Researchers at the University of Adelaide have been studying underwater volcanic vents to see what kind of effects excess CO2 has on ocean ecologies. Human activity has severely increased the amount of CO2 in the atmosphere, which in turn increases the amount of CO2 in the oceans, as they absorb a significant amount of that CO2. Unfortunately, the oceans can only absorb so much before it starts the have a side effect, which is already is. All that CO2 is making the oceans more acidic, and that’s bad. In fact, if things keep going the way they are, by the end of the century ocean acidification will have increased so much that most temperate ecosystems will have been devastated.
The vents in question dump out an amount of CO2 into the surrounding water that equates to the projected levels at the end of the 21st century, giving the researchers a sort of natural laboratory in which to study ocean acidification. Those regions, when compared to neighboring ecosystems with “normal” levels of CO2, have much less biodiversity. They are dominated by fewer, more robust species of fish that rise to dominance at the expense of other species, and they lack kelp forests, home instead to short turf algae.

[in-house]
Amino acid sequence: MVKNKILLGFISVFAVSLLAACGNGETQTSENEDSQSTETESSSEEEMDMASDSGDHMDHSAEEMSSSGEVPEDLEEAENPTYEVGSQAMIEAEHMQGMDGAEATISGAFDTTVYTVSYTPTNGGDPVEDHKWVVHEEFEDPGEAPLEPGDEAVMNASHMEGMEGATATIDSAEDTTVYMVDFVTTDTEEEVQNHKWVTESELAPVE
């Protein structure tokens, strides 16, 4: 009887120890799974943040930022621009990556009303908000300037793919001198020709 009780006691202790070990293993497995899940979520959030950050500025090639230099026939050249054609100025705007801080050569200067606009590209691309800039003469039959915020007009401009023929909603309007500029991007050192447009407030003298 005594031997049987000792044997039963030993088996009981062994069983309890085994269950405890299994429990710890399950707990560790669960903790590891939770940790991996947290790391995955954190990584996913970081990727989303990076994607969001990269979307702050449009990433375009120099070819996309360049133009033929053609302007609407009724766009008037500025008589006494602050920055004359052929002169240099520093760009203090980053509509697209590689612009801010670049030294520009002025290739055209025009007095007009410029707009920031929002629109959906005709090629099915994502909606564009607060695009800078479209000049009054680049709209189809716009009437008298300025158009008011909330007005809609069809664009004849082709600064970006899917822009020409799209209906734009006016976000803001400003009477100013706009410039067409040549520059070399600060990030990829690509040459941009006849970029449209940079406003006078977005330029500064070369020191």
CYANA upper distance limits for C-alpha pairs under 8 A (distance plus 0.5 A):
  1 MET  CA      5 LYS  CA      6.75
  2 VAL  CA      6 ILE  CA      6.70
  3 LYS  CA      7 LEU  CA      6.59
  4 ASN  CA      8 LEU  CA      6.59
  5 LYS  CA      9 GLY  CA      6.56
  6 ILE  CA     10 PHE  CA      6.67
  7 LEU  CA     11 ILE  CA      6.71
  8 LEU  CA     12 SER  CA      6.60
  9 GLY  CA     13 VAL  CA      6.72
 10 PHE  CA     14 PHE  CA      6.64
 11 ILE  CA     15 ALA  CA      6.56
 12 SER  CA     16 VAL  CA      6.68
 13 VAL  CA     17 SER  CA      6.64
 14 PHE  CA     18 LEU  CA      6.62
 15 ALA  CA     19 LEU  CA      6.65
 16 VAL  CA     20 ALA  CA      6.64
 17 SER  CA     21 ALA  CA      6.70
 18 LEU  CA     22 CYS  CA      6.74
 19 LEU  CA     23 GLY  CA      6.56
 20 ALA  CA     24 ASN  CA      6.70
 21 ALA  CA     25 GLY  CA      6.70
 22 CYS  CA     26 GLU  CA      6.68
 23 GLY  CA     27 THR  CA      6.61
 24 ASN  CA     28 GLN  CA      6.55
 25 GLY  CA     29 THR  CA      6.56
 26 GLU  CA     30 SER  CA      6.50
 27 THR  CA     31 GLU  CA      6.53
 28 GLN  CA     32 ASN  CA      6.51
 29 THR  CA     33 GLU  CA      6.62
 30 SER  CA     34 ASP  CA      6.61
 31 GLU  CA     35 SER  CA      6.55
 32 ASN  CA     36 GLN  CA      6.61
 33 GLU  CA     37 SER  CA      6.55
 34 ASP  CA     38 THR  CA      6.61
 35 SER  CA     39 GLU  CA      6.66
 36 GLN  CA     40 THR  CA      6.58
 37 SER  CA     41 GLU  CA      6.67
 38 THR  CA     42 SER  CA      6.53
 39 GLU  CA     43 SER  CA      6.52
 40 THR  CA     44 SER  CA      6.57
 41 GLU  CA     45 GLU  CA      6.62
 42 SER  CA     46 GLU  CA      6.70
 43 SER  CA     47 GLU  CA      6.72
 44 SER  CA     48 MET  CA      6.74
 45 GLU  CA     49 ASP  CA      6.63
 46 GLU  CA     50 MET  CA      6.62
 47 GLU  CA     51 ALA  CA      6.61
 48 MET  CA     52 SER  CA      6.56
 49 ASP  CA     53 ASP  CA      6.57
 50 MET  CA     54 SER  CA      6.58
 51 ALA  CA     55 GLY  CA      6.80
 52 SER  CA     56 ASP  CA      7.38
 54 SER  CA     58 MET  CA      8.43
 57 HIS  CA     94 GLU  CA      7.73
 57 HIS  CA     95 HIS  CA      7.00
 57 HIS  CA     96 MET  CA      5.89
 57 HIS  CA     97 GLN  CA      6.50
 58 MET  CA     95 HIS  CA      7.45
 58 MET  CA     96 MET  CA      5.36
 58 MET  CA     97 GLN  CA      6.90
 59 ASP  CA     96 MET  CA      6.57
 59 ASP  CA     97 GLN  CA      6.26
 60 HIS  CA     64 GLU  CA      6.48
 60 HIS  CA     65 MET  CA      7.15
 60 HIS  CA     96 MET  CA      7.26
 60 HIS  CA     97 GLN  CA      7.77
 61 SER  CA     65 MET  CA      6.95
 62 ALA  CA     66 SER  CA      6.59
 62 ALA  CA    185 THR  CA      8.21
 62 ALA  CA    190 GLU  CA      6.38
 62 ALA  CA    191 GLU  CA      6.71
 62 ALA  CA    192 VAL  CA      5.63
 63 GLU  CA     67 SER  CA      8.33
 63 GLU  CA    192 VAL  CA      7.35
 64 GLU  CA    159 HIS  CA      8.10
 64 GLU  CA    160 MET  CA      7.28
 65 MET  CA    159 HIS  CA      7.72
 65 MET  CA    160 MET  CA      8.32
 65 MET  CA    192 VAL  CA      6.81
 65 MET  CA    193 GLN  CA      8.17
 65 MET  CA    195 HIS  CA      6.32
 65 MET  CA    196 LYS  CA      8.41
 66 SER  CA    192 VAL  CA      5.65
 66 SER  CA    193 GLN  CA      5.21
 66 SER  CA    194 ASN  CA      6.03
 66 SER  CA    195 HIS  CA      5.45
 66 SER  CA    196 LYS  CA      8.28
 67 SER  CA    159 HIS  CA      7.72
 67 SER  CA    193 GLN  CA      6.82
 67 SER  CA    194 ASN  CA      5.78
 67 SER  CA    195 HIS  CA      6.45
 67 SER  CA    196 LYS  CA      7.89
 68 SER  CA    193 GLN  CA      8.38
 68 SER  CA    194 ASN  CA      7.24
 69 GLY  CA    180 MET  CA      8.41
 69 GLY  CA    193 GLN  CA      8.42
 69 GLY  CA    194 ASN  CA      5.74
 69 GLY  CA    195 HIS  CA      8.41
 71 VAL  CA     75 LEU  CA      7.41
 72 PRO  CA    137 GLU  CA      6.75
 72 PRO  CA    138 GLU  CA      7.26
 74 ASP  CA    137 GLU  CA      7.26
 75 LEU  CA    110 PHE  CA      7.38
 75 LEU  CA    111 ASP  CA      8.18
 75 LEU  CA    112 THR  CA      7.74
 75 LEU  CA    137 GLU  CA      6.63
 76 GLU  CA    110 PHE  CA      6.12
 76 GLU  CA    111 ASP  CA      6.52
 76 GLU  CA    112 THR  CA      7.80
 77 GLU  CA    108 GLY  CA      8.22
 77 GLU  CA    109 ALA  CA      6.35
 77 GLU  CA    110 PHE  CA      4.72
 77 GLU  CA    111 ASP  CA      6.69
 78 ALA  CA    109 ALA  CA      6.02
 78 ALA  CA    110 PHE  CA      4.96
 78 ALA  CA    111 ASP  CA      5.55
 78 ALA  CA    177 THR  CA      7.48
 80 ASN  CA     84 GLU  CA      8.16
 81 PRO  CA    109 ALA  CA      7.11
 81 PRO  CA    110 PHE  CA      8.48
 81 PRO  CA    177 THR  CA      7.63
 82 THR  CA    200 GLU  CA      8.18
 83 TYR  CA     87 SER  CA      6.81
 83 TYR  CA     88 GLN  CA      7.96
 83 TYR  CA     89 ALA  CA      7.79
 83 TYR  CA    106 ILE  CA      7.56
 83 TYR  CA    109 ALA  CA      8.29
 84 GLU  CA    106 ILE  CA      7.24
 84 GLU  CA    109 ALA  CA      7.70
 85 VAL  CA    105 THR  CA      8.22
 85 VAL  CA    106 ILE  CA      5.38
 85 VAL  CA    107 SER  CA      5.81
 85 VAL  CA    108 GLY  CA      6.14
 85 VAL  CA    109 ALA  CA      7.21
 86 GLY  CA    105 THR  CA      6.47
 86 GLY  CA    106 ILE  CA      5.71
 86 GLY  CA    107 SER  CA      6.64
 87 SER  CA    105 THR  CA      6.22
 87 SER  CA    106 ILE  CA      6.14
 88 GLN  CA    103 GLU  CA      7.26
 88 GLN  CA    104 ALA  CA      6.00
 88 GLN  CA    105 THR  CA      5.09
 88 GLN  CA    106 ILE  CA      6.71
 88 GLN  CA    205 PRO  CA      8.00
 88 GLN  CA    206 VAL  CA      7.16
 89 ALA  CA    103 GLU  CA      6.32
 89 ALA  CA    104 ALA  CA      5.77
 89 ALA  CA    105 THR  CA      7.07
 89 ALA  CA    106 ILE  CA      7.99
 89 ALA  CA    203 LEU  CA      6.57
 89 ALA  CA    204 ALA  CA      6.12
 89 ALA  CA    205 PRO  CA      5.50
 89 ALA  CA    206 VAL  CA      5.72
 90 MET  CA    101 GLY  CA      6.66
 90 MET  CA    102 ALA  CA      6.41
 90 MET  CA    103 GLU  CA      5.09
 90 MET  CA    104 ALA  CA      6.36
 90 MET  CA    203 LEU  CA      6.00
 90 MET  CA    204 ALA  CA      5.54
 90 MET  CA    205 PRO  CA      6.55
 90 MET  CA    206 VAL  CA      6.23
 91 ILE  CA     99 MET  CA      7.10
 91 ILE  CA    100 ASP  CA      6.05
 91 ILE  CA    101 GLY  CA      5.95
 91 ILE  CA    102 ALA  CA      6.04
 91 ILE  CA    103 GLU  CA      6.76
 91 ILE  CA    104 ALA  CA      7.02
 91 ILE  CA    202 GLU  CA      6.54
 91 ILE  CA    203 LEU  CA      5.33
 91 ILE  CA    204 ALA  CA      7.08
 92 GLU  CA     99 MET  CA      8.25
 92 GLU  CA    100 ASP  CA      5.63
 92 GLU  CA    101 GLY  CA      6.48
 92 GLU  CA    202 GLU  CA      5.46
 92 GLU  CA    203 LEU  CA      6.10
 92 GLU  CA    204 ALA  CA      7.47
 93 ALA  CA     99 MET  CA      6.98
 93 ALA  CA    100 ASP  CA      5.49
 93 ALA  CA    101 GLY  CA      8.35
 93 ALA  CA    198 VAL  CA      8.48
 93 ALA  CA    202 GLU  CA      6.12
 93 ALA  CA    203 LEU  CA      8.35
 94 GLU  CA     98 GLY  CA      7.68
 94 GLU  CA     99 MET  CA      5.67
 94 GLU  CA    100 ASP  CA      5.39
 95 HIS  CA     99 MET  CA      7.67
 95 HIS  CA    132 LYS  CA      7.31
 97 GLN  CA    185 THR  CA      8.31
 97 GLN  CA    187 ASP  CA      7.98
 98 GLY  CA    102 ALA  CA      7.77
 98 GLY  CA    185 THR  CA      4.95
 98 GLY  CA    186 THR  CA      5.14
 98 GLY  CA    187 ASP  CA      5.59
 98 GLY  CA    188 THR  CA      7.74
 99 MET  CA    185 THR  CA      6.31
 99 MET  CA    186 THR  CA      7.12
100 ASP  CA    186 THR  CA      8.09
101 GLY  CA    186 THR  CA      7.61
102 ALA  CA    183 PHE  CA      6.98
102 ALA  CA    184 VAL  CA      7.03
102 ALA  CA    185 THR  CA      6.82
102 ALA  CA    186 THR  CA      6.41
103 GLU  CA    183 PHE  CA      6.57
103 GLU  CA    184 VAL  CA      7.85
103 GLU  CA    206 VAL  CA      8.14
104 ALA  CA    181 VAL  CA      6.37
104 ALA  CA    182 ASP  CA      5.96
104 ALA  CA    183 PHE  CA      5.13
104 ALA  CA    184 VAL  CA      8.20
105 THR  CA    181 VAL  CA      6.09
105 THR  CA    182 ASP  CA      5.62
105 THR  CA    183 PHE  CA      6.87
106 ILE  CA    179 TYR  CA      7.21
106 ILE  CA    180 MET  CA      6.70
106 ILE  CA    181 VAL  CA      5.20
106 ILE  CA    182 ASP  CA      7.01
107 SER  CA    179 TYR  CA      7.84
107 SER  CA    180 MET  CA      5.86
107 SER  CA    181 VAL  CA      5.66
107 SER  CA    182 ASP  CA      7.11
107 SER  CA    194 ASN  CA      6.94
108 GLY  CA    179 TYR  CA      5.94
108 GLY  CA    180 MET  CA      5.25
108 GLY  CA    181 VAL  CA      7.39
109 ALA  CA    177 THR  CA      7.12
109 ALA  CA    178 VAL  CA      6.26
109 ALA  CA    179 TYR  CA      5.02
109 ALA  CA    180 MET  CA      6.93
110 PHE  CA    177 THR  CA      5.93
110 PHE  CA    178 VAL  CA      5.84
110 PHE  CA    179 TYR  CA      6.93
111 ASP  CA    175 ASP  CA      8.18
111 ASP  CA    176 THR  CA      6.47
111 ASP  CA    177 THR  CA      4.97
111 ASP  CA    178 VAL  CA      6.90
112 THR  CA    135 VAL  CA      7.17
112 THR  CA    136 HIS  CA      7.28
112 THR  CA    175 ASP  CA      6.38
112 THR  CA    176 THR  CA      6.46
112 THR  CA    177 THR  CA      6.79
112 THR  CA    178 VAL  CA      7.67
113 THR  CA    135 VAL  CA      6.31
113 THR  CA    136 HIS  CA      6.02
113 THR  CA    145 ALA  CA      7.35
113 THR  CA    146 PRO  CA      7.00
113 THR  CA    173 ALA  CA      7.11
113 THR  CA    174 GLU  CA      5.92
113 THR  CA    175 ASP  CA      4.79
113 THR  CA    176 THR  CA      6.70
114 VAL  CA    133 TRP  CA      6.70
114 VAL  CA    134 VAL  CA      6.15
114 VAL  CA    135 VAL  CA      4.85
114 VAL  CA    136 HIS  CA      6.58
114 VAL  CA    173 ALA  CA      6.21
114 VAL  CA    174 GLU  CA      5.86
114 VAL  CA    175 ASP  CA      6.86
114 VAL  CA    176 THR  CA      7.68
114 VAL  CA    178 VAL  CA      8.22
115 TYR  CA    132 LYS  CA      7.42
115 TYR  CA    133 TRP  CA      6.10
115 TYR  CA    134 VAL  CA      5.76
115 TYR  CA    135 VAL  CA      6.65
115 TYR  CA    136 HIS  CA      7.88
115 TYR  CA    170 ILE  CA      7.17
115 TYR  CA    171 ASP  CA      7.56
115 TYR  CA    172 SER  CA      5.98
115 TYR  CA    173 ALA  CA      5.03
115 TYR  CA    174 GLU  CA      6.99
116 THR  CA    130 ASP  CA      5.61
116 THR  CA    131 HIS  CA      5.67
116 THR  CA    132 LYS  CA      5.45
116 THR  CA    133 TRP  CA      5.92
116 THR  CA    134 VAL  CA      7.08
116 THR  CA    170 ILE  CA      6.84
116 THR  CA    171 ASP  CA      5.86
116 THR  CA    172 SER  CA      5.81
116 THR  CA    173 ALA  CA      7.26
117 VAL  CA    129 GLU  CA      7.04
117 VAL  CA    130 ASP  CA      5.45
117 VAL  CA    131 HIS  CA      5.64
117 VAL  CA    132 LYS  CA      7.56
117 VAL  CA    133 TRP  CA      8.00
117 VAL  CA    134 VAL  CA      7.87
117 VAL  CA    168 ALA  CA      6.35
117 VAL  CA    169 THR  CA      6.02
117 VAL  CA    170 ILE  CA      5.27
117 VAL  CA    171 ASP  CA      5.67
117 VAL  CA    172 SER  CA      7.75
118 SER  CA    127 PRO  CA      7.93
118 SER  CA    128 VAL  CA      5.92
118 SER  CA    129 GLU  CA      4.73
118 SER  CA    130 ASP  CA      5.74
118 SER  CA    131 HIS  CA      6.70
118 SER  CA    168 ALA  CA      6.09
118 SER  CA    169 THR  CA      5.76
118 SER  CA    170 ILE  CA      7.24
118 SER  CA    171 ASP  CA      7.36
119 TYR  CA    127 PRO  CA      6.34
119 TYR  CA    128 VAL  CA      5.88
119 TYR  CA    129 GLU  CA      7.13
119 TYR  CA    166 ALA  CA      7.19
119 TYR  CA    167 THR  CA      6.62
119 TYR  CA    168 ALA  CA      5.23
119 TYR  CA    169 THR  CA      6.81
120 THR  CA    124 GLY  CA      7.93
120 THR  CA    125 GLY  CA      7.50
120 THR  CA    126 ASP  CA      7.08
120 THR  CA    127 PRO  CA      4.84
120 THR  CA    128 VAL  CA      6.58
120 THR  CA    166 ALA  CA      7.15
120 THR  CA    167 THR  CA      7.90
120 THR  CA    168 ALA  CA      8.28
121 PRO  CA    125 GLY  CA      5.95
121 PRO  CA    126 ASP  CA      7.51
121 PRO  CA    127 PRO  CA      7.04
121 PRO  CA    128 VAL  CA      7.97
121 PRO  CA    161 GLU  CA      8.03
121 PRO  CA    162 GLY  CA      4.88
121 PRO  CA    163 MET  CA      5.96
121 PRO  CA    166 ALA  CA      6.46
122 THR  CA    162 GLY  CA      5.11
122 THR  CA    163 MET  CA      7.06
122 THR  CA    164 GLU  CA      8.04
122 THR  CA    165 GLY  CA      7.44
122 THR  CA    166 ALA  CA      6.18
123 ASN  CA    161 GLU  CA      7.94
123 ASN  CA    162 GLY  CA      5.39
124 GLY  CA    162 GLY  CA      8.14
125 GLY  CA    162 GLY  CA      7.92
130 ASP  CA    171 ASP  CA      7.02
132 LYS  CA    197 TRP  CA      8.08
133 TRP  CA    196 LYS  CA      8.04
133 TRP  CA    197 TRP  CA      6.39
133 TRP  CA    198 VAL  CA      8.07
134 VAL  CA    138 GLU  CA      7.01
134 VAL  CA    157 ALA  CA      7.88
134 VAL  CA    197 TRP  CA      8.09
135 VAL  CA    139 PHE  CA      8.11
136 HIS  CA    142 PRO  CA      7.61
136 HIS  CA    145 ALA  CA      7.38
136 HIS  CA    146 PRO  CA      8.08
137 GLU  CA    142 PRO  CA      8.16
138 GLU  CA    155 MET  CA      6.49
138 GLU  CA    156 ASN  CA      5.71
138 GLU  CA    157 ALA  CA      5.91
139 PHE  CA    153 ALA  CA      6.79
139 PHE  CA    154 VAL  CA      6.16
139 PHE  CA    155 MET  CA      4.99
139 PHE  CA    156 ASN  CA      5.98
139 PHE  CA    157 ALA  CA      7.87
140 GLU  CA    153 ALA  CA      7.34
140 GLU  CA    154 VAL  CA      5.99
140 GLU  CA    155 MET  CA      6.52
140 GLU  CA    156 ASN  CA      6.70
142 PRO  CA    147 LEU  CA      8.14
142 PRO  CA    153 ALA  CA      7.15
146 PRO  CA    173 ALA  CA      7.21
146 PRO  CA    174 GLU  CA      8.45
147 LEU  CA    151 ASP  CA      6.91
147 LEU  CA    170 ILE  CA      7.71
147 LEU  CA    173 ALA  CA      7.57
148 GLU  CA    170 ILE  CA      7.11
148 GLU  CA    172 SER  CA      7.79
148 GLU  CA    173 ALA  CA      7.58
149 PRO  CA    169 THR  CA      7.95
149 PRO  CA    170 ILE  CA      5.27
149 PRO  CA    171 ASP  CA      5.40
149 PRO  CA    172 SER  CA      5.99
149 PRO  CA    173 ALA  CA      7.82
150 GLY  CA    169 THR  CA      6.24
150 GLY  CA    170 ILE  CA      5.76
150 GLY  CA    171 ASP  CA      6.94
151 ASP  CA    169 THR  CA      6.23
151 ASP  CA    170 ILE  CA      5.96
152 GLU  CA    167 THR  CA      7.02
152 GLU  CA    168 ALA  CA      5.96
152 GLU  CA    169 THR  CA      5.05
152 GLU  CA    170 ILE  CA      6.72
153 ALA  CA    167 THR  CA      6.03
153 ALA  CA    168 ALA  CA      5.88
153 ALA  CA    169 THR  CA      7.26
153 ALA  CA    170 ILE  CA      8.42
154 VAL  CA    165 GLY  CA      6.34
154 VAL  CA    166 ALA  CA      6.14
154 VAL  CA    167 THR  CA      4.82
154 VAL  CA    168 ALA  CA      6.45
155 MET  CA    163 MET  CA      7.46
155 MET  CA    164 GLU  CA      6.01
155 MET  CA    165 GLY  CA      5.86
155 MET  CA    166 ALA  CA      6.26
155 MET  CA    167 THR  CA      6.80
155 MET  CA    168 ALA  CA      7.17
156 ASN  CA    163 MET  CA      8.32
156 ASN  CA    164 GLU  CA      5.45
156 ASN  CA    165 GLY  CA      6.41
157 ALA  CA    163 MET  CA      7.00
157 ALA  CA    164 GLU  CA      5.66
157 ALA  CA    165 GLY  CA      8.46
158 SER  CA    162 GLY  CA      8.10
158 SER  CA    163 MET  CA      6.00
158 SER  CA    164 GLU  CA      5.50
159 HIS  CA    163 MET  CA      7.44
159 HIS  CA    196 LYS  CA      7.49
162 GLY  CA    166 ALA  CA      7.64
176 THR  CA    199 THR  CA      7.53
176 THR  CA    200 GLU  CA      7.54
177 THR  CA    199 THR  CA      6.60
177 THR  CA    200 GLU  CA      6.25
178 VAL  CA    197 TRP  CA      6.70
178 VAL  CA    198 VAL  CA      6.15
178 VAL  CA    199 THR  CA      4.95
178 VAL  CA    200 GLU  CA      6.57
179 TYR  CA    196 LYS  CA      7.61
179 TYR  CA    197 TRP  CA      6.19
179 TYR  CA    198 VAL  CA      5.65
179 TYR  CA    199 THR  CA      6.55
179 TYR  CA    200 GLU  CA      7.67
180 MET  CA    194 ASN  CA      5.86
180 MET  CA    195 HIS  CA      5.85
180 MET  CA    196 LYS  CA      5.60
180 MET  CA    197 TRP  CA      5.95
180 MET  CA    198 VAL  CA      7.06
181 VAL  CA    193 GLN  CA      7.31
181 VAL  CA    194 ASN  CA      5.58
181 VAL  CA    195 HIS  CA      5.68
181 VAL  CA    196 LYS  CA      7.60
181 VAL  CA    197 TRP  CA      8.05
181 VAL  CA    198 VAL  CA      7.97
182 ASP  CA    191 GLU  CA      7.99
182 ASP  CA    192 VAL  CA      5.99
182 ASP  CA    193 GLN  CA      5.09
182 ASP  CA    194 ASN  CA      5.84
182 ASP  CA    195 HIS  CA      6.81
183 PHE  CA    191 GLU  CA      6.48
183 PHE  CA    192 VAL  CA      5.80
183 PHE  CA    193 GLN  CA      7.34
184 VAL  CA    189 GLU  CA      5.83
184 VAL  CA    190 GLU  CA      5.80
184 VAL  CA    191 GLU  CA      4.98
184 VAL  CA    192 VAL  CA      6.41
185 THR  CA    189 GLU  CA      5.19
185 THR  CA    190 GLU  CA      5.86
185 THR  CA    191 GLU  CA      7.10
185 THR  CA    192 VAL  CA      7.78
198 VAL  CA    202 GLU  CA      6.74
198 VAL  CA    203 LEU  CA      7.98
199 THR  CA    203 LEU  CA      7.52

The researchers discovered that many fish have reduced responses to predators while in more acidic water, meaning that they have a harder time escaping, making them easy prey for invasive species. This problem wasn’t as bad when they were already close to safety, but with less vegetation, there are less places to hide. Invasive species which can survive in more acidic water, like gobie and triplefin, will likely devastate indigenous fish species as their ecosystems shift radically.
The research gives us a clearer picture of what is in store, allowing us to hopefully combat ocean acidification before it gets too bad, and to find ways to mange natural and managed ecosystems before they collapse.